1) Doesn’t being a journalist mean publishing all relevant and true information? Don’t we assume that the more information is publicly available, the better decisions society will make and thus we should never NOT publish something we know to be true and of interest?

2) Where does one draw the line? Who deserves to be shamed for his or her actions, and who deserves to have his or her name omitted from police reports? How serious must a crime be? How checkered must a person’s past be?

Both issues are difficult to reconcile with the premise of this post (that not every accused criminal should be named). In trying to do so, I feel a bit like I’m justifying my position. And yet, I think that there must be a middle ground that allows one to be a free speech advocate and a responsible reporter.

Here’s how I reconcile my position on each question:

1) Doesn’t being a journalist mean publishing all relevant and true information?

First, let’s acknowledge that stories on crime are always edited. First, the police edit what they tell the media. Then the reporter collects information, and edits and assembles it into a news story. The names of those charged with a crime are usually thought to be some of the most important information; a whodunnit is a whodunnit, not a wheredunnit or a whydunnit. But sometimes a story makes a newspaper simply because the paper has a hole to fill and a police news release with which to fill it. In such a case, then, a name is relevant only to an otherwise irrelevant story. It seems gratuitous, in such cases, to publish a name.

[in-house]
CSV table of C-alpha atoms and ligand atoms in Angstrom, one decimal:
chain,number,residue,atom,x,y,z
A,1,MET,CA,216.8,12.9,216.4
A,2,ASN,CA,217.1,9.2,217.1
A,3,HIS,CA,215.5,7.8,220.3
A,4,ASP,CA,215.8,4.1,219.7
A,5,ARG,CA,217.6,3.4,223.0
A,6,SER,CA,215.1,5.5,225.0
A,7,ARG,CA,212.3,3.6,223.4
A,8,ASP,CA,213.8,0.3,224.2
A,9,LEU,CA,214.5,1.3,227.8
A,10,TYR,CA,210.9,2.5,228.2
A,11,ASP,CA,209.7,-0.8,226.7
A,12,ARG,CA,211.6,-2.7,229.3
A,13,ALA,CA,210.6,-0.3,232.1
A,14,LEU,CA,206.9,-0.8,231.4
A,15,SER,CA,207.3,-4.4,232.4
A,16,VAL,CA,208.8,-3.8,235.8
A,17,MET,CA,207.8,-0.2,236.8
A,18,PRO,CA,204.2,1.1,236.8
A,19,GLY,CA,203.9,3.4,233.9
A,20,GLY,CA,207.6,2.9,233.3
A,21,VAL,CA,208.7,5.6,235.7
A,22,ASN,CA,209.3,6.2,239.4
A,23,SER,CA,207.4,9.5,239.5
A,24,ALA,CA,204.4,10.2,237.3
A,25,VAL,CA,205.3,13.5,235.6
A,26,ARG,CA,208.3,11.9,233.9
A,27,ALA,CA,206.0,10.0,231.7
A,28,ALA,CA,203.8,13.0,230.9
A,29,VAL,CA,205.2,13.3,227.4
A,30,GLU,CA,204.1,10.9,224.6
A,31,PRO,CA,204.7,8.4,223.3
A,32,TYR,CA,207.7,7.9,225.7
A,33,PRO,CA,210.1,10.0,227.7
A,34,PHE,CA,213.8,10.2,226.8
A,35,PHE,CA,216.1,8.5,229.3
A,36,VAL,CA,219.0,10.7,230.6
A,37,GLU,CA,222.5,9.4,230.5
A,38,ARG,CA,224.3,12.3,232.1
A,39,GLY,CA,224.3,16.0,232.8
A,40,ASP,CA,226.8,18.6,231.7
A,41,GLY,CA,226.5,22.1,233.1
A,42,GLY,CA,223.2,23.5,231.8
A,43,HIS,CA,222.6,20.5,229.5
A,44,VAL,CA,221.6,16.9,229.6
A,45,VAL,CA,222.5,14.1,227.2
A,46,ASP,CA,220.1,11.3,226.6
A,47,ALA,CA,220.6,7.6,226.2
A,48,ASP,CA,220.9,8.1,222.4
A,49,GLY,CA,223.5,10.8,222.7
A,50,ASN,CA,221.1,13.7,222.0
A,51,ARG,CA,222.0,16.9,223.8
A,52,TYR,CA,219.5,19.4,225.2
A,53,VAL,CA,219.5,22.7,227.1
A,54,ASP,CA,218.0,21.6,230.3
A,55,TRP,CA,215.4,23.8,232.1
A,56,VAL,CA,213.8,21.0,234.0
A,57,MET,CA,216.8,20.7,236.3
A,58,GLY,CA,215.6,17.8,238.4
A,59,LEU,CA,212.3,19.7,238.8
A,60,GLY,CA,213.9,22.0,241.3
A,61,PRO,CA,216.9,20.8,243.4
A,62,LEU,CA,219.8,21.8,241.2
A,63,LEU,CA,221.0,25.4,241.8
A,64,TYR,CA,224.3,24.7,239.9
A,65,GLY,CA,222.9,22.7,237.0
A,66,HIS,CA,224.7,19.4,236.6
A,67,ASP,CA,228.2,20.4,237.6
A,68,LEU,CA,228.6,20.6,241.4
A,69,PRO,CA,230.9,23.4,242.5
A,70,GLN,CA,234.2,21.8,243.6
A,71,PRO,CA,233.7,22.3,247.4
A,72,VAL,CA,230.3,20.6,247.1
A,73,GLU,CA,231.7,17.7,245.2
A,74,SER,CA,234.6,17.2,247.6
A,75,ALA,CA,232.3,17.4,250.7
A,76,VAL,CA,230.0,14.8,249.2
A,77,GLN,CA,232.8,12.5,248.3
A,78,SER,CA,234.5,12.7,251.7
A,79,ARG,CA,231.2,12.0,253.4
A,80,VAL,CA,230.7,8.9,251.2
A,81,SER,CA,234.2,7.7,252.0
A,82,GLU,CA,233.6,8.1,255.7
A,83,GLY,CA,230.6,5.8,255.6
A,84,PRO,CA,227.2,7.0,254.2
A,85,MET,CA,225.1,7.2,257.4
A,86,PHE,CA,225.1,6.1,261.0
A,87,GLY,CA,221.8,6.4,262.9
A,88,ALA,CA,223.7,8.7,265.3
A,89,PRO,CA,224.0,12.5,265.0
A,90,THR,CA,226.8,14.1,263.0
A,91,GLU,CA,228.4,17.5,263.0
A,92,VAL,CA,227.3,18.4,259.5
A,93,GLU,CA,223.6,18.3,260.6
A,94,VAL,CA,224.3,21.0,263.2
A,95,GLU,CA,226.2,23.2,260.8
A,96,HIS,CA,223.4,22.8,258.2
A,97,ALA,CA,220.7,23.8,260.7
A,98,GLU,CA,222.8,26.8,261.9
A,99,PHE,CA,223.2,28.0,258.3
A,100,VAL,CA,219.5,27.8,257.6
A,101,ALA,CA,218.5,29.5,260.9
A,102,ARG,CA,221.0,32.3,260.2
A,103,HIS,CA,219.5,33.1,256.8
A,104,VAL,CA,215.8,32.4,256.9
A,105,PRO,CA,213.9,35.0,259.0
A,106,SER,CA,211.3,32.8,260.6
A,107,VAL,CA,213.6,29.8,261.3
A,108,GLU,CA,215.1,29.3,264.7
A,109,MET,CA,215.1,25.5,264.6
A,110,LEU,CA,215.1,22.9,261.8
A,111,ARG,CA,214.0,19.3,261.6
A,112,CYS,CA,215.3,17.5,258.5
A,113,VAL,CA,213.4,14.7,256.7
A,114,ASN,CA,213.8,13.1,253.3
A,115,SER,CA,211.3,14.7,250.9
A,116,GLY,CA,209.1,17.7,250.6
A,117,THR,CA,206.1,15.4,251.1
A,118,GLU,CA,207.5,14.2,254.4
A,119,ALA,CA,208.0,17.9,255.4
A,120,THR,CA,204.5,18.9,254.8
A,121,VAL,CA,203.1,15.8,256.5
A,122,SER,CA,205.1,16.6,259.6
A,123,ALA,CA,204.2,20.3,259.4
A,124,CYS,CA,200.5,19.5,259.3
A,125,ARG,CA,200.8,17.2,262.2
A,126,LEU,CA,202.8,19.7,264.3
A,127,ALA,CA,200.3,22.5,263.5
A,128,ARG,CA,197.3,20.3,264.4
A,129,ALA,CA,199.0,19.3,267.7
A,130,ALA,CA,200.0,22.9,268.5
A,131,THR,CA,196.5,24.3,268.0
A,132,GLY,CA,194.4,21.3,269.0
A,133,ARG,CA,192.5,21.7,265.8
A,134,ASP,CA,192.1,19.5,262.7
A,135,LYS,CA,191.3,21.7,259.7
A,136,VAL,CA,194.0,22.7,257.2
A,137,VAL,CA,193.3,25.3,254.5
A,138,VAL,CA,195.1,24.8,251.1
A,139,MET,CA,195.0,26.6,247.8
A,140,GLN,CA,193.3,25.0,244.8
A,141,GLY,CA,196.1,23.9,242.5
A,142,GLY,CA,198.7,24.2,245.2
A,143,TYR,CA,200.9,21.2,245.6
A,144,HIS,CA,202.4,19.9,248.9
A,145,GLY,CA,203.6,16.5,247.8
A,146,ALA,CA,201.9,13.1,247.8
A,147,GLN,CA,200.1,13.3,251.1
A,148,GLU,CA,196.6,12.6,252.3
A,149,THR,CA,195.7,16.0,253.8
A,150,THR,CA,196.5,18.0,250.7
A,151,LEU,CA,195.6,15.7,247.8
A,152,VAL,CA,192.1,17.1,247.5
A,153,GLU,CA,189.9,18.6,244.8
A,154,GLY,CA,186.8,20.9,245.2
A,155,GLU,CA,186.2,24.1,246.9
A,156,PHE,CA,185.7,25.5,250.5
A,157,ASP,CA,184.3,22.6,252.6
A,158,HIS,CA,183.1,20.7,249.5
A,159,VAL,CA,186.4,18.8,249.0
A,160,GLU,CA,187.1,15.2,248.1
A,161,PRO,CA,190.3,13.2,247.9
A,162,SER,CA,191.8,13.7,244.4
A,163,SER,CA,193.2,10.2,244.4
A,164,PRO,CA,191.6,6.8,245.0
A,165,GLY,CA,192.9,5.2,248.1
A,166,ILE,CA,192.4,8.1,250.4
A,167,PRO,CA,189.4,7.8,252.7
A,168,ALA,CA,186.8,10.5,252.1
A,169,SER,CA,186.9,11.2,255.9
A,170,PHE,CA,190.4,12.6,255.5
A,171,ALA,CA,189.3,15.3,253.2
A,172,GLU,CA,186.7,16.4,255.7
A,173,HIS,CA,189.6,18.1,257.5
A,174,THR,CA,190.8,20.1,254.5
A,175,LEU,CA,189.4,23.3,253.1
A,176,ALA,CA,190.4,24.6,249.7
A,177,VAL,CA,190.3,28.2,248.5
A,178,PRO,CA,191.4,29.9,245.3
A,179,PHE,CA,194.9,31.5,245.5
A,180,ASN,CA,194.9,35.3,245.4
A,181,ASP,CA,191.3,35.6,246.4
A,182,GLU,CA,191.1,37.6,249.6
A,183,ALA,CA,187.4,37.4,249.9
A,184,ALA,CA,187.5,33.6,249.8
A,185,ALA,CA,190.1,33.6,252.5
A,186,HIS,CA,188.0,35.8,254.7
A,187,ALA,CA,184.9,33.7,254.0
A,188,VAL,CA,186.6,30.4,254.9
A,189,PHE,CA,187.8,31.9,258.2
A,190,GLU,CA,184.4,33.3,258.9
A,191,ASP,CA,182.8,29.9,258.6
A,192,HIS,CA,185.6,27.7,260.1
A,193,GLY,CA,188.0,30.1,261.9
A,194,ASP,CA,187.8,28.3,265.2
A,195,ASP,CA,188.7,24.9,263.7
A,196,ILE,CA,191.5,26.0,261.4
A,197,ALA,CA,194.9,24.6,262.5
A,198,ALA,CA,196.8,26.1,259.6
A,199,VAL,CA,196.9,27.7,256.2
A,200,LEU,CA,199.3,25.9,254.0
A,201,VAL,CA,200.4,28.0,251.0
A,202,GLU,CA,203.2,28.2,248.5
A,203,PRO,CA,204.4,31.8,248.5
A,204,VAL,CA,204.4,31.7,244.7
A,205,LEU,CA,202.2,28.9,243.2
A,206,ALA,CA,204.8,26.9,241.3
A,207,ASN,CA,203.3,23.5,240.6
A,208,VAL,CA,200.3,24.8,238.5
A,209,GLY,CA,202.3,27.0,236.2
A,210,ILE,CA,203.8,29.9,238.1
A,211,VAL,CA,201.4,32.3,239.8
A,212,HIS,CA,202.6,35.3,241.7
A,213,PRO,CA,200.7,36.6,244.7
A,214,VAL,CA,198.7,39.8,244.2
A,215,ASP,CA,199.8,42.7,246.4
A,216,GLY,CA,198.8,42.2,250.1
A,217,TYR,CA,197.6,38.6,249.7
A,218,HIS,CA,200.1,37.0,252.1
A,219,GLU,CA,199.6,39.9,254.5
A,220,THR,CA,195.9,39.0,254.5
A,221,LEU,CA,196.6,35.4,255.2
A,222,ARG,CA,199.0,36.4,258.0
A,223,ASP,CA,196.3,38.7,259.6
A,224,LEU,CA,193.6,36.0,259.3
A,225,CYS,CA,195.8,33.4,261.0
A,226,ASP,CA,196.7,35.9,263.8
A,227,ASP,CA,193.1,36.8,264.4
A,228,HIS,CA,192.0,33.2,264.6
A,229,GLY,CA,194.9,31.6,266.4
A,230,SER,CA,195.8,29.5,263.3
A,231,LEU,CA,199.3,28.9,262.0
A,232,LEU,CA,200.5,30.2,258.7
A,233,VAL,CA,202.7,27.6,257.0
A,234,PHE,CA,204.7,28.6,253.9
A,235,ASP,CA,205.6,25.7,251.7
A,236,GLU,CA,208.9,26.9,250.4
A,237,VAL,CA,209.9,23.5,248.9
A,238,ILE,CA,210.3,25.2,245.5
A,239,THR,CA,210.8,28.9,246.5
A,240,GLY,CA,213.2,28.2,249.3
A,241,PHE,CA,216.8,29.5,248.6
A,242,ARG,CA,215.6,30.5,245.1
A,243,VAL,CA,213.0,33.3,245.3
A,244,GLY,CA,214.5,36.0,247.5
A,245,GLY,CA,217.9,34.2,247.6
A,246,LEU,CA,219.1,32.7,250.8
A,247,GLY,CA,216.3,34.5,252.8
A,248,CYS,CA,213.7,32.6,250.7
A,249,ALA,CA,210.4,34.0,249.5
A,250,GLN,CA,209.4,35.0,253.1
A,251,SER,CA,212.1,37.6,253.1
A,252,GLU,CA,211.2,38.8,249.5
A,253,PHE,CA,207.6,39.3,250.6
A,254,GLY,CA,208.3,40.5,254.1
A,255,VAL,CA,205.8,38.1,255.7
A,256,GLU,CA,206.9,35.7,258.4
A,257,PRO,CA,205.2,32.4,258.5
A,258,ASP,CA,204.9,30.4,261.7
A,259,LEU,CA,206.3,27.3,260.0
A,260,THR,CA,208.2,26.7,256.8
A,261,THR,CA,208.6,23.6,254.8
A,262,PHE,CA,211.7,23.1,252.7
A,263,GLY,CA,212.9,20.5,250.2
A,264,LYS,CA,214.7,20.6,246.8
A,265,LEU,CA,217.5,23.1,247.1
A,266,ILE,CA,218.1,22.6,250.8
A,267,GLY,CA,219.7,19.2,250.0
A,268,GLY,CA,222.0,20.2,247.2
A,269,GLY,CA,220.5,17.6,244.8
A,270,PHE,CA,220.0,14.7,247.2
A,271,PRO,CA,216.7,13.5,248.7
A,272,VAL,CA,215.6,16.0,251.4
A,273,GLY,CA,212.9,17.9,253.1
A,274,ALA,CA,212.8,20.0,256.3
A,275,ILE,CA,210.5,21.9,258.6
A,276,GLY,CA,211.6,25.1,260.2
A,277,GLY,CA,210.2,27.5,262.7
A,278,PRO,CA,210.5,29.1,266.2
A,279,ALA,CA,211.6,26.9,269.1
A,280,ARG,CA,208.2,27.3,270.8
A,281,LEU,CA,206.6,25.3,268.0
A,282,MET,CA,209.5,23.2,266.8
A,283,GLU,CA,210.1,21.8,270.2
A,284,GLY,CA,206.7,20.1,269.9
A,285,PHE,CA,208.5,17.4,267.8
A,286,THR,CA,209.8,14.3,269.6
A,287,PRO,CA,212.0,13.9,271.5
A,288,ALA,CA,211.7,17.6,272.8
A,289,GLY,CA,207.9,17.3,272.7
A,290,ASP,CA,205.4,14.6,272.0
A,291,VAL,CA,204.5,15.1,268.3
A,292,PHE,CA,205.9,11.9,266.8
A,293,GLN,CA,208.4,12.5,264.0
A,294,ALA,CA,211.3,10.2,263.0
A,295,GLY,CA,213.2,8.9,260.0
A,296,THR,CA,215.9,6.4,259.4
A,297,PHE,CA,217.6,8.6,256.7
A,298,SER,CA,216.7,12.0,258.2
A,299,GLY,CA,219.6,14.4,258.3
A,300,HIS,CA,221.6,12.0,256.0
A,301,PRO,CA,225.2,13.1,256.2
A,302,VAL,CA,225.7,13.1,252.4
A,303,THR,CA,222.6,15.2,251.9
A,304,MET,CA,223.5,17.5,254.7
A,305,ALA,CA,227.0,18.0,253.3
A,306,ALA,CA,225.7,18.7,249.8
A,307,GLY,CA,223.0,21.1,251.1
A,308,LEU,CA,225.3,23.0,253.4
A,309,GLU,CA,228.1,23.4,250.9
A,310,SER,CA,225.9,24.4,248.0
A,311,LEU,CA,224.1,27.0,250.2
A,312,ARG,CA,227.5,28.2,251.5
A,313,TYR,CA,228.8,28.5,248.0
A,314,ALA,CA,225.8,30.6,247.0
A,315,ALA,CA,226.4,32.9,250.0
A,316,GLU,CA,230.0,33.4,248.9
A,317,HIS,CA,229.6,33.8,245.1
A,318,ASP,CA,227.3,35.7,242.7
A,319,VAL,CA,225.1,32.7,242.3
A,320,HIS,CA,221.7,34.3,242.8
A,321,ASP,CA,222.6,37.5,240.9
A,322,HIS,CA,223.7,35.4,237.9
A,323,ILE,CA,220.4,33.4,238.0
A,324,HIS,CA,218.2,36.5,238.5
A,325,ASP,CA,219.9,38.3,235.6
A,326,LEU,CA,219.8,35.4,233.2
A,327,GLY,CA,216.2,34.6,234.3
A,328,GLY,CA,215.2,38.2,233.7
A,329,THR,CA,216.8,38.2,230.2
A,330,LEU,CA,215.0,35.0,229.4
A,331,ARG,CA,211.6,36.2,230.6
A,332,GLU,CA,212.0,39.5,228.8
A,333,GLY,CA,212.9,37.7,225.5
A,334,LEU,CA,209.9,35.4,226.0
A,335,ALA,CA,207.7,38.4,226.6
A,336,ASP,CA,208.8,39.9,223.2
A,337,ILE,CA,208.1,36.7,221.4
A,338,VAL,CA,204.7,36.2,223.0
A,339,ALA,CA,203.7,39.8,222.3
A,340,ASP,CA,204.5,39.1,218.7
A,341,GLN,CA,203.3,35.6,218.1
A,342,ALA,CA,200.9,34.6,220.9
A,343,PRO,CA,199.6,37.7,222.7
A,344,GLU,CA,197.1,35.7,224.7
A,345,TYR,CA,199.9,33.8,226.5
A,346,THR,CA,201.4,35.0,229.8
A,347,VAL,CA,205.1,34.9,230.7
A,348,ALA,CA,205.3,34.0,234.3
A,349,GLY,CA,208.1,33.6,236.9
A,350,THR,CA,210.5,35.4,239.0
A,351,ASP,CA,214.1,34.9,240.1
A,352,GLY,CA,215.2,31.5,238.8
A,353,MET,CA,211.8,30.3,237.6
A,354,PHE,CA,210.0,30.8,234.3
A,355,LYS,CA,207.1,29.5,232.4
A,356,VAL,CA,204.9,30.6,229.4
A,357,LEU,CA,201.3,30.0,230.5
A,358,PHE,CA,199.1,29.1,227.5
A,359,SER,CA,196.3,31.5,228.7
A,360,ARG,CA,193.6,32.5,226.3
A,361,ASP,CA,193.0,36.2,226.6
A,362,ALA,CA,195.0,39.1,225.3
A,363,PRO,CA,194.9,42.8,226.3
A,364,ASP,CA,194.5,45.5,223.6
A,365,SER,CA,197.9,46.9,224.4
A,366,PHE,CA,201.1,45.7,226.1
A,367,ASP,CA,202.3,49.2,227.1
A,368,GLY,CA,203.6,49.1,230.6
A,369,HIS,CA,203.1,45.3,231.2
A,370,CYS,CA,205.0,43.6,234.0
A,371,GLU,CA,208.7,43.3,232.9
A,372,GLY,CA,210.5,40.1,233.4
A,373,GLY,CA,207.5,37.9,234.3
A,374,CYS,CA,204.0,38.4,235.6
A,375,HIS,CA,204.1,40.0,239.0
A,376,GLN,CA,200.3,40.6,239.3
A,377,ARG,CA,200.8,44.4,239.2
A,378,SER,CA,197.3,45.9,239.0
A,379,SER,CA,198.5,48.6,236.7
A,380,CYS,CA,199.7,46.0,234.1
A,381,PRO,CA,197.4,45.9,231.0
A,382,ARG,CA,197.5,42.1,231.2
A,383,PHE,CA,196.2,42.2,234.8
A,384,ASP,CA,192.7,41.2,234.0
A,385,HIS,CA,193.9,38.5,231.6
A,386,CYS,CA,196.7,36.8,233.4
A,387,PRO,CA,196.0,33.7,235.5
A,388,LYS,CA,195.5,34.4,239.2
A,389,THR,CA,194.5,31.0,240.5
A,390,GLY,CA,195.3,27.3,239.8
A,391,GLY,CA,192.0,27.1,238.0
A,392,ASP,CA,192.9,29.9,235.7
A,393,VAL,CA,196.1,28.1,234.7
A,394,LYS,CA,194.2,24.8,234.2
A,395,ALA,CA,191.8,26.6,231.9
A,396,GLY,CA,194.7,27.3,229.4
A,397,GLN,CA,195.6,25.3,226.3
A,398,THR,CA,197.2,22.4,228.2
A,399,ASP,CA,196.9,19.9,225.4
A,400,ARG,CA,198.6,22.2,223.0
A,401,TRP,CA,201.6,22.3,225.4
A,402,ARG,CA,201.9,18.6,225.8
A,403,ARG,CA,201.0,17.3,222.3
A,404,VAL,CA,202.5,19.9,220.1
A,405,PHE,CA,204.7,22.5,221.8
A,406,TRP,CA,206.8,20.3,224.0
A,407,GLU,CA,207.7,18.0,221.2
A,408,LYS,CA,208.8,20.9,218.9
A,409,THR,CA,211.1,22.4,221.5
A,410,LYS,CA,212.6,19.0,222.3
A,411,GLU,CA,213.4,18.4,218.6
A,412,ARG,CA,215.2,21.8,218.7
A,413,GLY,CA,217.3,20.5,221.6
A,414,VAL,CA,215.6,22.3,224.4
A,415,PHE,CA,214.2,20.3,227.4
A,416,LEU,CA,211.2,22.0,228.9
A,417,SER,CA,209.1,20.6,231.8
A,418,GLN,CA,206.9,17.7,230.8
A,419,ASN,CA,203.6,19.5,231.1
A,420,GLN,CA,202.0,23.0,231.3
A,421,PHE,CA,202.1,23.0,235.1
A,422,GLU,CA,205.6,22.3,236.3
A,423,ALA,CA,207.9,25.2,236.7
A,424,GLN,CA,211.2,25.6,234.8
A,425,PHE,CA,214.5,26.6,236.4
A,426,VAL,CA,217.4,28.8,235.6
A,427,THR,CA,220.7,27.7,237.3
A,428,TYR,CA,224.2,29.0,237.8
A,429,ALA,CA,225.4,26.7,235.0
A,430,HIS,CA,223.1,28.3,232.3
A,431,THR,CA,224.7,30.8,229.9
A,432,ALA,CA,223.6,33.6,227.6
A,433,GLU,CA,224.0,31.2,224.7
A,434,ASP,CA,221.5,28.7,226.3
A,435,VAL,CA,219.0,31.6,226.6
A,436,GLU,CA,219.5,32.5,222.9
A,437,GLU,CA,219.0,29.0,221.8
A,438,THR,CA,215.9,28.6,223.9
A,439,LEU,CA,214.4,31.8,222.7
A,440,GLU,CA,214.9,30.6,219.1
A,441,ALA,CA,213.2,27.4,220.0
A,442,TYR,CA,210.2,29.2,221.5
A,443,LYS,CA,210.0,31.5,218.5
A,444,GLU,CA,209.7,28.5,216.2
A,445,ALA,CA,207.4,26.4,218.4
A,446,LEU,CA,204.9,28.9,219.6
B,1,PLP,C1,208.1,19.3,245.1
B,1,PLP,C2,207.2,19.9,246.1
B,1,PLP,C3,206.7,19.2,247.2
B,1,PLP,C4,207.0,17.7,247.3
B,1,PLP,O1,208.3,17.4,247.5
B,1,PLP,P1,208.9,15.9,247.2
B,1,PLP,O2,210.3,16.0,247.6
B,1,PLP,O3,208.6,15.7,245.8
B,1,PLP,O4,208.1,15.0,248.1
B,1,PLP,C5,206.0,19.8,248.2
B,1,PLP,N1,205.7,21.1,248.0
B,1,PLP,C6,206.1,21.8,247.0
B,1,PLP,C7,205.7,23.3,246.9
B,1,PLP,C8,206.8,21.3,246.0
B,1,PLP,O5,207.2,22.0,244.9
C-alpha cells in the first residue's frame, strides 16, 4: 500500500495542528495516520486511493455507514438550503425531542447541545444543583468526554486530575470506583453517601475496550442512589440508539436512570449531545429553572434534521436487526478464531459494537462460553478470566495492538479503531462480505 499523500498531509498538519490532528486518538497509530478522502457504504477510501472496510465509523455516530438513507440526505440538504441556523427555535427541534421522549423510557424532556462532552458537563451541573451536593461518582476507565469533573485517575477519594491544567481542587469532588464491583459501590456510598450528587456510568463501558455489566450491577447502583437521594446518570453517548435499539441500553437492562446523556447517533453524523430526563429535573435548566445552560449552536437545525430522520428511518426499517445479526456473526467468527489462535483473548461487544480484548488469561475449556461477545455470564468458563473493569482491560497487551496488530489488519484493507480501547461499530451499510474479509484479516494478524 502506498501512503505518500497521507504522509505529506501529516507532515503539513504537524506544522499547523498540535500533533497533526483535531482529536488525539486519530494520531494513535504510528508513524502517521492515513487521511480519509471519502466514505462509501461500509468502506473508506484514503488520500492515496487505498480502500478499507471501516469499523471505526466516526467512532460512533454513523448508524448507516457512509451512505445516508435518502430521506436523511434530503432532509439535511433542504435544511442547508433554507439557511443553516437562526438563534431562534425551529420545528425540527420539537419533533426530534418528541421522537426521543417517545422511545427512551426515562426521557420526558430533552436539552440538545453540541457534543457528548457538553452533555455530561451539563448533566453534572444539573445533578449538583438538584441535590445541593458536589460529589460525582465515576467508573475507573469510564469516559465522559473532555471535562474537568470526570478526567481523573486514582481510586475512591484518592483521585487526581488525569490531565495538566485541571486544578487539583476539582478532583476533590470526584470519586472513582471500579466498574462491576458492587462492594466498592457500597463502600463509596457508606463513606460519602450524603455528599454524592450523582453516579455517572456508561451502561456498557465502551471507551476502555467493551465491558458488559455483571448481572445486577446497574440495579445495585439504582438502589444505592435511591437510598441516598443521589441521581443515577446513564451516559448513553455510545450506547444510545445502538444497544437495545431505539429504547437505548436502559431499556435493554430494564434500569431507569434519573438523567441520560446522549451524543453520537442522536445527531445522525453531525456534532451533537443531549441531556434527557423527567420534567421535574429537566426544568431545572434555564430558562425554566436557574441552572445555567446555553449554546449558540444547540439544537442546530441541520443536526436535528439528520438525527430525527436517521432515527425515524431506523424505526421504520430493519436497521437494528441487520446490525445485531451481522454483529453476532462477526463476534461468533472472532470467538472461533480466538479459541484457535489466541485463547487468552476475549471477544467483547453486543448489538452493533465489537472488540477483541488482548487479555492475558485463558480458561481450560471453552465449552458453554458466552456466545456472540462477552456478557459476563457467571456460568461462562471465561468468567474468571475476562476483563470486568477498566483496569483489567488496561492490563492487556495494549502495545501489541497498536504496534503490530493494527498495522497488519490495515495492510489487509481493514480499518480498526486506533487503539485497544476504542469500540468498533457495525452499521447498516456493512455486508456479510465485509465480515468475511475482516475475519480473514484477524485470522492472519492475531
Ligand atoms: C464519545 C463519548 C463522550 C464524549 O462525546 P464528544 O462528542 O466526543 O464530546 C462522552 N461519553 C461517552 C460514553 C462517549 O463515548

Don’t we assume that the more information is publicly available, the better decisions society will make and thus we should never NOT publish something we know to be true and of interest?

Yes. This is the best argument for publishing every name you get. Laws already prohibit us from doing so in the case of sexual assault victims and youth offenders and a rash of others, and we shouldn’t encourage more restrictions. More information is always better, I think. But, at the same time, unless we publish the name of every single person accused of, say, stealing a bait car, publishing the names of only those who the police choose to name becomes sketchy. I would favour naming every person accused of a crime. We can’t do that though. So we must pick and choose. Which brings us to my second set of questions.